House Backs Troops' Tax Breaks

From Associated Press

Going beyond the usual resolutions of support for U.S. troops in combat, the House voted unanimously Thursday to ease the tax burdens of all American military personnel and their families.

Burial payments, child-care benefits and housing assistance for men and women in uniform all would become tax-free under the bill, passed by a 422-0 vote. The Senate Finance Committee cleared a similar bill last month, and supporters expect swift approval by the full Senate.

The bill "recognizes and provides relief for some of the hardships endured by members of our armed forces during their service to protect our freedoms," said Rep. Philip M. Crane (R-Ill.).

In a show of support for troops marching into war in the Persian Gulf region, the House voted to make tax-free the $6,000 burial benefit paid to families of soldiers killed in action. Congress doubled the benefit during the 1991 war against Iraq, but half is still subject to taxes.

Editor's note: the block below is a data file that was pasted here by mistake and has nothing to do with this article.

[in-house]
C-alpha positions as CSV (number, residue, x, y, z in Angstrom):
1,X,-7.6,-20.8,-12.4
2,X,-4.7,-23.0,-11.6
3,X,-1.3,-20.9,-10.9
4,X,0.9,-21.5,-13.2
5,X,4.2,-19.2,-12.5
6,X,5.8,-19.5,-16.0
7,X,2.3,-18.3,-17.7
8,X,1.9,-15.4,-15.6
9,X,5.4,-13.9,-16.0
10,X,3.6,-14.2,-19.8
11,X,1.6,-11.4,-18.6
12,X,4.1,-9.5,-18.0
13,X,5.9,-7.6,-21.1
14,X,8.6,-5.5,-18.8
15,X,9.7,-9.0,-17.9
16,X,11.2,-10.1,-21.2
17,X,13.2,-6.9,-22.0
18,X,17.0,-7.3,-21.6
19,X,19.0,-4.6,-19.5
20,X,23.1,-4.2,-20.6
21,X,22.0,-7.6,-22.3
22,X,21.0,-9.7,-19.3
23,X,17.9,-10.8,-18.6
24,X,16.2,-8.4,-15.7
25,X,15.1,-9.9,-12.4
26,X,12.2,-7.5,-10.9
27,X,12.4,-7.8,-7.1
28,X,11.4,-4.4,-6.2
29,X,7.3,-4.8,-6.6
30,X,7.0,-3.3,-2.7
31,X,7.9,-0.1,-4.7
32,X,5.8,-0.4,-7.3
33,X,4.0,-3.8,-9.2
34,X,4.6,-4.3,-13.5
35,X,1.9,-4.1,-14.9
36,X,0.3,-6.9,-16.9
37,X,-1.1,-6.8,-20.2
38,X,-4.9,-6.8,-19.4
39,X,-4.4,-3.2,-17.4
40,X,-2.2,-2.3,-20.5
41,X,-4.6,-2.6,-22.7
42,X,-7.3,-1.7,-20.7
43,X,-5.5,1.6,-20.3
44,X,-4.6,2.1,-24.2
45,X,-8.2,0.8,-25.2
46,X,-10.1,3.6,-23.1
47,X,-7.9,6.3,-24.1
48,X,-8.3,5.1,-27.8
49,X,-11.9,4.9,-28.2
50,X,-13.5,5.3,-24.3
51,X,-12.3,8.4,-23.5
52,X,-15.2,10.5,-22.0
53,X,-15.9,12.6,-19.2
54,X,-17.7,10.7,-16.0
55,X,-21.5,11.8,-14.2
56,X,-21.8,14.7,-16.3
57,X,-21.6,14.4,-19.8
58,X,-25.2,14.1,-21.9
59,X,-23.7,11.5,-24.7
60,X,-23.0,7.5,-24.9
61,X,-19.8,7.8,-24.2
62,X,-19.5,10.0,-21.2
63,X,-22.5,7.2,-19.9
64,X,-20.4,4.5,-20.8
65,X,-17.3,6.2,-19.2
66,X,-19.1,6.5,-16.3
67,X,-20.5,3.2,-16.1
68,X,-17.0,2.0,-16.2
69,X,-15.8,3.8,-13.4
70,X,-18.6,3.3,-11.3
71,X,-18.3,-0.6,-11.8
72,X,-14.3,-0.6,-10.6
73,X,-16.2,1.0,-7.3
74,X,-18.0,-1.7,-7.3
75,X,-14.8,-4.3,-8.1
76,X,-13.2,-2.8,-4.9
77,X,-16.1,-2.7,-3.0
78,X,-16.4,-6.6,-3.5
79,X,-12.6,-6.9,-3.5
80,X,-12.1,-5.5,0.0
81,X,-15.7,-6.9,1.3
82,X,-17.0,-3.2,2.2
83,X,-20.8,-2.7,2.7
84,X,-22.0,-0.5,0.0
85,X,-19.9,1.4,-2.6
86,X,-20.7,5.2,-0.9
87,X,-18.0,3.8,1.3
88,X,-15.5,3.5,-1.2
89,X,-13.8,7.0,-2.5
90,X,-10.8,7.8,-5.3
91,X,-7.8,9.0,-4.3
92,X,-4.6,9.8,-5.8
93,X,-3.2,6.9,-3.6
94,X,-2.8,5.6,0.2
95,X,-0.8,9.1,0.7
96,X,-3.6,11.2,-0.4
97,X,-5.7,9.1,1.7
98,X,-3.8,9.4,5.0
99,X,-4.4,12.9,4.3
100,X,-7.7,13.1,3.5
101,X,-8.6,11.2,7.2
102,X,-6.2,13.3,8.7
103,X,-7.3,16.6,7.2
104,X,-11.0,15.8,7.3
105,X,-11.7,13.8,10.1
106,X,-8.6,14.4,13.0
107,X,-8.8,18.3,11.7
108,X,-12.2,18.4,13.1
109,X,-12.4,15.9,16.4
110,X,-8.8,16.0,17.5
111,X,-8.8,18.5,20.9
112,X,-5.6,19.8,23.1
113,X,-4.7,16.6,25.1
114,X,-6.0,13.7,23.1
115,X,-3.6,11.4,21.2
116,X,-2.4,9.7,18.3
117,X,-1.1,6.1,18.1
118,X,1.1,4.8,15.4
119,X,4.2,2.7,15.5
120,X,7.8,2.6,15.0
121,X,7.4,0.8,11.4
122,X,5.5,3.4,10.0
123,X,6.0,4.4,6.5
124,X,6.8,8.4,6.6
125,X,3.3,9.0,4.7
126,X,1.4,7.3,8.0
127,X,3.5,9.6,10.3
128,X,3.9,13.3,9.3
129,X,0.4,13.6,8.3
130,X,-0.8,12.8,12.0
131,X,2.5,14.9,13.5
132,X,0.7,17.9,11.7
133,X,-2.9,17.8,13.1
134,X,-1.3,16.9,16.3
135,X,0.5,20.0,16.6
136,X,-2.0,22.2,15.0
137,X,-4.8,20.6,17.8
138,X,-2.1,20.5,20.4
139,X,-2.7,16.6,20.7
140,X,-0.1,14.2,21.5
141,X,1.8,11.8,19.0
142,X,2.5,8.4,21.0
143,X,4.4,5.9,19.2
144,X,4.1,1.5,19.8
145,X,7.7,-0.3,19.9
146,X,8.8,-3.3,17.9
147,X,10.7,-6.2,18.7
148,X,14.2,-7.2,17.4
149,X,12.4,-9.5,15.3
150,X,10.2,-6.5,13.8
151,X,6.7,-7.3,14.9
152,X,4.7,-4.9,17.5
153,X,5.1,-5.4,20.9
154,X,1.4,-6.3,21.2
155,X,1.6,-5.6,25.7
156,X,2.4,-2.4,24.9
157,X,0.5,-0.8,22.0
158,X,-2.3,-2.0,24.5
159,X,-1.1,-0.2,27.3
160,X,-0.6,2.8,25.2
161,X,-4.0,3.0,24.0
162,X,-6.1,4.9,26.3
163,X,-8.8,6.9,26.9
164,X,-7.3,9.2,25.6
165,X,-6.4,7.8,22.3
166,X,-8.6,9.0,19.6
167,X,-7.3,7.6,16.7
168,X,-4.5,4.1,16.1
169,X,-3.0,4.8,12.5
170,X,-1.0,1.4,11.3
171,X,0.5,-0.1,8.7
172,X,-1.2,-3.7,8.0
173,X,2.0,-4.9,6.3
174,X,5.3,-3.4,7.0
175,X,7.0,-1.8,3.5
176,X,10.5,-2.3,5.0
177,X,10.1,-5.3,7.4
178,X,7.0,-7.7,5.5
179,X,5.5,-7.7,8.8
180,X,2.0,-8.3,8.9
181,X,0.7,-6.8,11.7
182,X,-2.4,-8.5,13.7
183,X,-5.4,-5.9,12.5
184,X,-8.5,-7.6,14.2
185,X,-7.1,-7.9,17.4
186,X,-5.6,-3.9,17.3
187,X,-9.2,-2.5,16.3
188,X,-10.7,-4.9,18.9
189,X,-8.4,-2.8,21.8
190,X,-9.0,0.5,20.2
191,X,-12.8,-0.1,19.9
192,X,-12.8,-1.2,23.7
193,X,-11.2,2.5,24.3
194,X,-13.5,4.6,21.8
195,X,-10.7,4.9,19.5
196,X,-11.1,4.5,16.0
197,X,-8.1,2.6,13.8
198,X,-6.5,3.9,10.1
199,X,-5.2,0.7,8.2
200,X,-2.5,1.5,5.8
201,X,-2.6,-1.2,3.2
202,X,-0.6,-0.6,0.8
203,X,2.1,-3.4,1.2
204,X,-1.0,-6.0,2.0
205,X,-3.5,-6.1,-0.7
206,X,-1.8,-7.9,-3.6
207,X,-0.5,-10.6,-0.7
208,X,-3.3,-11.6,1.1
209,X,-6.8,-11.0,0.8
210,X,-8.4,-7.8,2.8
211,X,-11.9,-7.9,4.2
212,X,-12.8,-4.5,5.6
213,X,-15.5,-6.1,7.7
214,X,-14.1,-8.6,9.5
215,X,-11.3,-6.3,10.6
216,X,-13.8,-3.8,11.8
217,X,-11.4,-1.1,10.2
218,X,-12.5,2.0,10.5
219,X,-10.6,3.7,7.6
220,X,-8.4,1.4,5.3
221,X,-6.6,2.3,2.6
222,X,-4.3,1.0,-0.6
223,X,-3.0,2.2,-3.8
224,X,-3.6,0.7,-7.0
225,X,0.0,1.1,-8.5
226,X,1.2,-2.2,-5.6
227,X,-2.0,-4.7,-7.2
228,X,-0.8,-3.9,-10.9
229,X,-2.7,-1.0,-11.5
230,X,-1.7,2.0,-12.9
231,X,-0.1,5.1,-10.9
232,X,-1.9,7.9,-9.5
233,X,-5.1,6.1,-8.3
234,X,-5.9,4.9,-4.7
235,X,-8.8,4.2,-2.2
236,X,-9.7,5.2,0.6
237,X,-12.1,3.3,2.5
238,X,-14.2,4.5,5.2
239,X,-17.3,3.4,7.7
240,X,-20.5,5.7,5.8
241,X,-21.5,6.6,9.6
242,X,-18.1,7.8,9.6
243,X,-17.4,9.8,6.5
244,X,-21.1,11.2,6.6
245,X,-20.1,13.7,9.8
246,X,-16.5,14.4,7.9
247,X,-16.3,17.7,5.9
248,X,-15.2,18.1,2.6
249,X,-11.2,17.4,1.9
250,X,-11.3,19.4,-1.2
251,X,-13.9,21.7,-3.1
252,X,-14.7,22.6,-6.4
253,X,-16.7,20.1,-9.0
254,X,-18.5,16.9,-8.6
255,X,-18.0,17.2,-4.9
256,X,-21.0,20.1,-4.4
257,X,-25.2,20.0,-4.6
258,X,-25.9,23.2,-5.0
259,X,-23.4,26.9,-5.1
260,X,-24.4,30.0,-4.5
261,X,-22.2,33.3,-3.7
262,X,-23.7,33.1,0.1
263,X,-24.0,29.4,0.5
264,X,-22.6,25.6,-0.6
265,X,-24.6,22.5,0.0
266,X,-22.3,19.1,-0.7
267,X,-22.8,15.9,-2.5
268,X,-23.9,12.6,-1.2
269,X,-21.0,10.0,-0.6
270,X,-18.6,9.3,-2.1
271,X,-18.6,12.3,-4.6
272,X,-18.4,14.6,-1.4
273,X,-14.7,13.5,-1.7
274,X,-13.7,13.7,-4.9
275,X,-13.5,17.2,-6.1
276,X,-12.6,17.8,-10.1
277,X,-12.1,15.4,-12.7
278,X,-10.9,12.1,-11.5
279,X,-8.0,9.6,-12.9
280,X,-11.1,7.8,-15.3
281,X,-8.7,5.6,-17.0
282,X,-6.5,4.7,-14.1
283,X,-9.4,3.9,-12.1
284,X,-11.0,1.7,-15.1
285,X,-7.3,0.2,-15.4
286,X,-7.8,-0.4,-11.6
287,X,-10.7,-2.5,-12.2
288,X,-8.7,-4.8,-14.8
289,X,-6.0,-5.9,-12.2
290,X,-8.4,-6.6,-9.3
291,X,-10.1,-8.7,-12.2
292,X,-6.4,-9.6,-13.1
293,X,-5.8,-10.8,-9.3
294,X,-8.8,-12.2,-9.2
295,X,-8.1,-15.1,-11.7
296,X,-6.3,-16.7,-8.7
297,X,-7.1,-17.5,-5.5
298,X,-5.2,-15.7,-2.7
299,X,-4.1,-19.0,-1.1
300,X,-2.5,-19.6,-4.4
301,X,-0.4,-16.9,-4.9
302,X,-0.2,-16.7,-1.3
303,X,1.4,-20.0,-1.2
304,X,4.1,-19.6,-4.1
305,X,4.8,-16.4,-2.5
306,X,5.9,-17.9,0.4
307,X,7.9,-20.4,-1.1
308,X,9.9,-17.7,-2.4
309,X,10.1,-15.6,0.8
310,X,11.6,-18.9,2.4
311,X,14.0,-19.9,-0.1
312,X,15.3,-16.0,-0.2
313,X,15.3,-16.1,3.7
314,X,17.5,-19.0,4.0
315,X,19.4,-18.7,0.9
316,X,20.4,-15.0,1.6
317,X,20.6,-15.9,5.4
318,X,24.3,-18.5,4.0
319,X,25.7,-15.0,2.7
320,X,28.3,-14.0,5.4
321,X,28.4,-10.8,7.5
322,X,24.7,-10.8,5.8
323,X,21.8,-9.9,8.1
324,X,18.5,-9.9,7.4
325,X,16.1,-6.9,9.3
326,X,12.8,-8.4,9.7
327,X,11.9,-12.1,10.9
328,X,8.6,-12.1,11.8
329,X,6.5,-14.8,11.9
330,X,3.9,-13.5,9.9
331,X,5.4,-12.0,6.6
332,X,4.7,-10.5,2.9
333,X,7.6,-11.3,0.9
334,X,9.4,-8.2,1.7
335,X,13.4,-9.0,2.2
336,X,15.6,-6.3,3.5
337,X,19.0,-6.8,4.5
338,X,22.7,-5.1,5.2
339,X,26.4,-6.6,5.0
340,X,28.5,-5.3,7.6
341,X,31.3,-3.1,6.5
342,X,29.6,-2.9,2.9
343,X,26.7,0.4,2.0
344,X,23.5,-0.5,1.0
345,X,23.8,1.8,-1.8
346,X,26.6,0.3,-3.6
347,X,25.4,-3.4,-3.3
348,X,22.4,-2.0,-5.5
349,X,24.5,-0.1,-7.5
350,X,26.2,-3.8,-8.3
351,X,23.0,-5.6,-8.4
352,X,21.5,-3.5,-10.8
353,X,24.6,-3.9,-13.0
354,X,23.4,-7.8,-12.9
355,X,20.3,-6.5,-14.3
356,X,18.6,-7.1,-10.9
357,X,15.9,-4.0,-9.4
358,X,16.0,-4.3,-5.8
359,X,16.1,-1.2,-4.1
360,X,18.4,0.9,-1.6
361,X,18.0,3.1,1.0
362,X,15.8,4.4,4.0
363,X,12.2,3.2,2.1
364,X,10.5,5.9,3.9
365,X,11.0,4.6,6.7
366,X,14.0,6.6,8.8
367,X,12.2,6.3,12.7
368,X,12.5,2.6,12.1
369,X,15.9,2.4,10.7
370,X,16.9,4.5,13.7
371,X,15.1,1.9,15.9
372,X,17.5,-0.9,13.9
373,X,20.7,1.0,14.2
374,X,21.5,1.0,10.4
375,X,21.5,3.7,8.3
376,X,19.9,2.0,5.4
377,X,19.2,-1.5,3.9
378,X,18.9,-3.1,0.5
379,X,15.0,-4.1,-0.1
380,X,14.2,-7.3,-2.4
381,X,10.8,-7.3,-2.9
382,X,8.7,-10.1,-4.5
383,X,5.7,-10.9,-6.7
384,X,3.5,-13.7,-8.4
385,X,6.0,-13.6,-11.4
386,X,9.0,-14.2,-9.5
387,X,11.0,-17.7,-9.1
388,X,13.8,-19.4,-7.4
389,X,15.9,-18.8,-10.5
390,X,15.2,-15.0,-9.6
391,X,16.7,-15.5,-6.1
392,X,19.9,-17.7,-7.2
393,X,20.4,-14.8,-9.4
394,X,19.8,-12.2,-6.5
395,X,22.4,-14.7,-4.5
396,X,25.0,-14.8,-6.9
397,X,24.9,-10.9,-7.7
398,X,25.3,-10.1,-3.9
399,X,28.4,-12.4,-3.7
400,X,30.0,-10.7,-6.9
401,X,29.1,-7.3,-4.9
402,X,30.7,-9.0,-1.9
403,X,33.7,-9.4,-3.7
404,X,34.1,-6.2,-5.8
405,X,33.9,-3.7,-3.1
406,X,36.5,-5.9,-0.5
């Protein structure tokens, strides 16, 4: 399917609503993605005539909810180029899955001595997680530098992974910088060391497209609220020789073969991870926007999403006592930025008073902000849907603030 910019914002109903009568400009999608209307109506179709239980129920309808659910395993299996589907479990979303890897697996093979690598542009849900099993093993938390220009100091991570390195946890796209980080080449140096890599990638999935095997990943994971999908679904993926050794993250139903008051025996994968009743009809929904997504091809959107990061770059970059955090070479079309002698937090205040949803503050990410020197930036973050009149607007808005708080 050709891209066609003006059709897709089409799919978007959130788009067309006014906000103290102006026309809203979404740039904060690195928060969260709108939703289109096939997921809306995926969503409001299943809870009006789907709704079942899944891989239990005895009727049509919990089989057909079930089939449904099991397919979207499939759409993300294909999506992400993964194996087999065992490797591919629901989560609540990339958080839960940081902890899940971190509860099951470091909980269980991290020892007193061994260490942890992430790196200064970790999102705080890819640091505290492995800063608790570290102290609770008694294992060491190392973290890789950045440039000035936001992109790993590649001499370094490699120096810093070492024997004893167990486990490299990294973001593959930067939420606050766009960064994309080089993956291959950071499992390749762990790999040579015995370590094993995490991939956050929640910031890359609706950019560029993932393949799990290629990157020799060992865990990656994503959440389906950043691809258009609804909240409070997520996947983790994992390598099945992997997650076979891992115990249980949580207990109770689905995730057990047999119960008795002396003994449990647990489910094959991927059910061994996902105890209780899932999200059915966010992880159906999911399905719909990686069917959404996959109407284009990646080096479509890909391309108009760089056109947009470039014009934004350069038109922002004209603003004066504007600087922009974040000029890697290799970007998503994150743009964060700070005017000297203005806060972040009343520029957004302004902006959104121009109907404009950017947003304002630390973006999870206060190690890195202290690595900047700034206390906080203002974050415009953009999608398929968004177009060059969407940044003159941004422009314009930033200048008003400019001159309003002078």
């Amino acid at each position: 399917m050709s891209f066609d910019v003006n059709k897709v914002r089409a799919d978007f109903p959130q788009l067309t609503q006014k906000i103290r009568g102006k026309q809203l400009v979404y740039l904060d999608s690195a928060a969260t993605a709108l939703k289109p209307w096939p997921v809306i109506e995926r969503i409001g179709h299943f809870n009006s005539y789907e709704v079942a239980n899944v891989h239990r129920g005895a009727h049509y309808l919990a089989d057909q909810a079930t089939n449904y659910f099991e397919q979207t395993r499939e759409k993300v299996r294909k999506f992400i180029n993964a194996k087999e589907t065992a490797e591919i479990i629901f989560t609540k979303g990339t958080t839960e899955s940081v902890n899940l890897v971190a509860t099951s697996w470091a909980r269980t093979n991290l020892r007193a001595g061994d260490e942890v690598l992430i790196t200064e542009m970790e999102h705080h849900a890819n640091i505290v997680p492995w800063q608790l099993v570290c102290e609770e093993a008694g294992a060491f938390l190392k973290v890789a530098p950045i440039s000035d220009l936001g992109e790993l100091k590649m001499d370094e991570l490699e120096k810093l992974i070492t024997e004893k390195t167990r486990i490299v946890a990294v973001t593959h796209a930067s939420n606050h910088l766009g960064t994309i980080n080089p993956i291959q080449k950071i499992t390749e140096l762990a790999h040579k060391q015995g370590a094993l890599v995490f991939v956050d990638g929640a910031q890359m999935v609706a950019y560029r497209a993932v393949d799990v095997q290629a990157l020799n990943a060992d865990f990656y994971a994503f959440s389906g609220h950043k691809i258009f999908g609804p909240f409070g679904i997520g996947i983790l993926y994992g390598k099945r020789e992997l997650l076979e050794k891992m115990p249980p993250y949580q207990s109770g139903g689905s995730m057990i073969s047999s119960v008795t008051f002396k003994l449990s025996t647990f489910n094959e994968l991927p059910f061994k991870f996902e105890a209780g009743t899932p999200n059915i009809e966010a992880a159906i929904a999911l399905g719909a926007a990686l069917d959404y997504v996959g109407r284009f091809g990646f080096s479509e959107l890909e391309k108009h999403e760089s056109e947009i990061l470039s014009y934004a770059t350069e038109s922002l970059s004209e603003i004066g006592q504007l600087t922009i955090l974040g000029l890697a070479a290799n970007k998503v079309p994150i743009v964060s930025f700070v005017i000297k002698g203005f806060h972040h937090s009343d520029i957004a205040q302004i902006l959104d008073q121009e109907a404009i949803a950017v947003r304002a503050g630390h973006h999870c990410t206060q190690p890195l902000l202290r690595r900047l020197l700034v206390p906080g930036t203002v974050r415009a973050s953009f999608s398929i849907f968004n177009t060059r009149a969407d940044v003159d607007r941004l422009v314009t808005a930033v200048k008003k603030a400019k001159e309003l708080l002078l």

The thousands of reserve forces mobilized for action would get new compensation for their transportation expenses. They could recoup up to $1,500 in costs related to overnight stays more than 100 miles from home if the bill becomes law.

Soldiers away from home would be exempt from laws that require people to live in their homes for two of five years to qualify for capital gains tax breaks when houses are sold.

The Senate version of the bill also gives income tax relief to families of the astronauts killed on the Columbia space shuttle. On Wednesday, the House passed benefits for the astronauts' families in separate legislation, which also included a variety of business tax breaks and new restrictions on individuals who renounce their U.S. citizenship to avoid paying taxes.

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